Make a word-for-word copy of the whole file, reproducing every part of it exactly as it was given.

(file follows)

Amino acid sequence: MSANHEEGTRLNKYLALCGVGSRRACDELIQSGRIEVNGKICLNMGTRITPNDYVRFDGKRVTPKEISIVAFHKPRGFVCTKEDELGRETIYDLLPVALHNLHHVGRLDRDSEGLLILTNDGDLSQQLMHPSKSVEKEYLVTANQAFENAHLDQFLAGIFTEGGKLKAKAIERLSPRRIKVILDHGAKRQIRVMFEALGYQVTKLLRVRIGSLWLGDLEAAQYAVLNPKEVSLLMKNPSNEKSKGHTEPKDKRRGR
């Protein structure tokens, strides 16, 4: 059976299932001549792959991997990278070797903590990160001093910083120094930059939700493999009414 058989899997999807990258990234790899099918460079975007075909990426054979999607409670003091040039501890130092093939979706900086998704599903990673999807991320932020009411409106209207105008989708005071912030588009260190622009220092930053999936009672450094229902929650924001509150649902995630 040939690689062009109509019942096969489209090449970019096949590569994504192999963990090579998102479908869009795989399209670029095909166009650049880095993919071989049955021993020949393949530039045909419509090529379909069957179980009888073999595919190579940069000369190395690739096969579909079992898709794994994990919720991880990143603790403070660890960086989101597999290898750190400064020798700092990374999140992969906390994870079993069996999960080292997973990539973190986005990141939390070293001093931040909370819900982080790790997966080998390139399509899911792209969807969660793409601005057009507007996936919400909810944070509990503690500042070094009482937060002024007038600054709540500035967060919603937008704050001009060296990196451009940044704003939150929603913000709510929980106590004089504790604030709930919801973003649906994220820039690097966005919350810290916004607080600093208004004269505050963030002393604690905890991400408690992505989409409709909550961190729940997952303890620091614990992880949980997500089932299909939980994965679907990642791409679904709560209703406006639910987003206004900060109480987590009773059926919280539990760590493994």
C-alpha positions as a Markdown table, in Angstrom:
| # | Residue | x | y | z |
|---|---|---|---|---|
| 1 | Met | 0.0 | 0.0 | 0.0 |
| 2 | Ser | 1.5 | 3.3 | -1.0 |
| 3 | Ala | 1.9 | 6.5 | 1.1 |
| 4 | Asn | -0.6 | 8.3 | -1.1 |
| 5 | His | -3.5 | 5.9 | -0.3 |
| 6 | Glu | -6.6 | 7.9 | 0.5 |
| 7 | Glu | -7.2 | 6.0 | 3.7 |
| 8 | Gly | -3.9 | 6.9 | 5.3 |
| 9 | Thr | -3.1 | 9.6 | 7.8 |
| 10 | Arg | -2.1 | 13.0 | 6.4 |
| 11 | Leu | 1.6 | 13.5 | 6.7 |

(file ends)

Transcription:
Amino acid sequence: MSANHEEGTRLNKYLALCGVGSRRACDELIQSGRIEVNGKICLNMGTRITPNDYVRFDGKRVTPKEISIVAFHKPRGFVCTKEDELGRETIYDLLPVALHNLHHVGRLDRDSEGLLILTNDGDLSQQLMHPSKSVEKEYLVTANQAFENAHLDQFLAGIFTEGGKLKAKAIERLSPRRIKVILDHGAKRQIRVMFEALGYQVTKLLRVRIGSLWLGDLEAAQYAVLNPKEVSLLMKNPSNEKSKGHTEPKDKRRGR
């Protein structure tokens, strides 16, 4: 059976299932001549792959991997990278070797903590990160001093910083120094930059939700493999009414 058989899997999807990258990234790899099918460079975007075909990426054979999607409670003091040039501890130092093939979706900086998704599903990673999807991320932020009411409106209207105008989708005071912030588009260190622009220092930053999936009672450094229902929650924001509150649902995630 040939690689062009109509019942096969489209090449970019096949590569994504192999963990090579998102479908869009795989399209670029095909166009650049880095993919071989049955021993020949393949530039045909419509090529379909069957179980009888073999595919190579940069000369190395690739096969579909079992898709794994994990919720991880990143603790403070660890960086989101597999290898750190400064020798700092990374999140992969906390994870079993069996999960080292997973990539973190986005990141939390070293001093931040909370819900982080790790997966080998390139399509899911792209969807969660793409601005057009507007996936919400909810944070509990503690500042070094009482937060002024007038600054709540500035967060919603937008704050001009060296990196451009940044704003939150929603913000709510929980106590004089504790604030709930919801973003649906994220820039690097966005919350810290916004607080600093208004004269505050963030002393604690905890991400408690992505989409409709909550961190729940997952303890620091614990992880949980997500089932299909939980994965679907990642791409679904709560209703406006639910987003206004900060109480987590009773059926919280539990760590493994």
C-alpha positions as a Markdown table, in Angstrom:
| # | Residue | x | y | z |
|---|---|---|---|---|
| 1 | Met | 0.0 | 0.0 | 0.0 |
| 2 | Ser | 1.5 | 3.3 | -1.0 |
| 3 | Ala | 1.9 | 6.5 | 1.1 |
| 4 | Asn | -0.6 | 8.3 | -1.1 |
| 5 | His | -3.5 | 5.9 | -0.3 |
| 6 | Glu | -6.6 | 7.9 | 0.5 |
| 7 | Glu | -7.2 | 6.0 | 3.7 |
| 8 | Gly | -3.9 | 6.9 | 5.3 |
| 9 | Thr | -3.1 | 9.6 | 7.8 |
| 10 | Arg | -2.1 | 13.0 | 6.4 |
| 11 | Leu | 1.6 | 13.5 | 6.7 |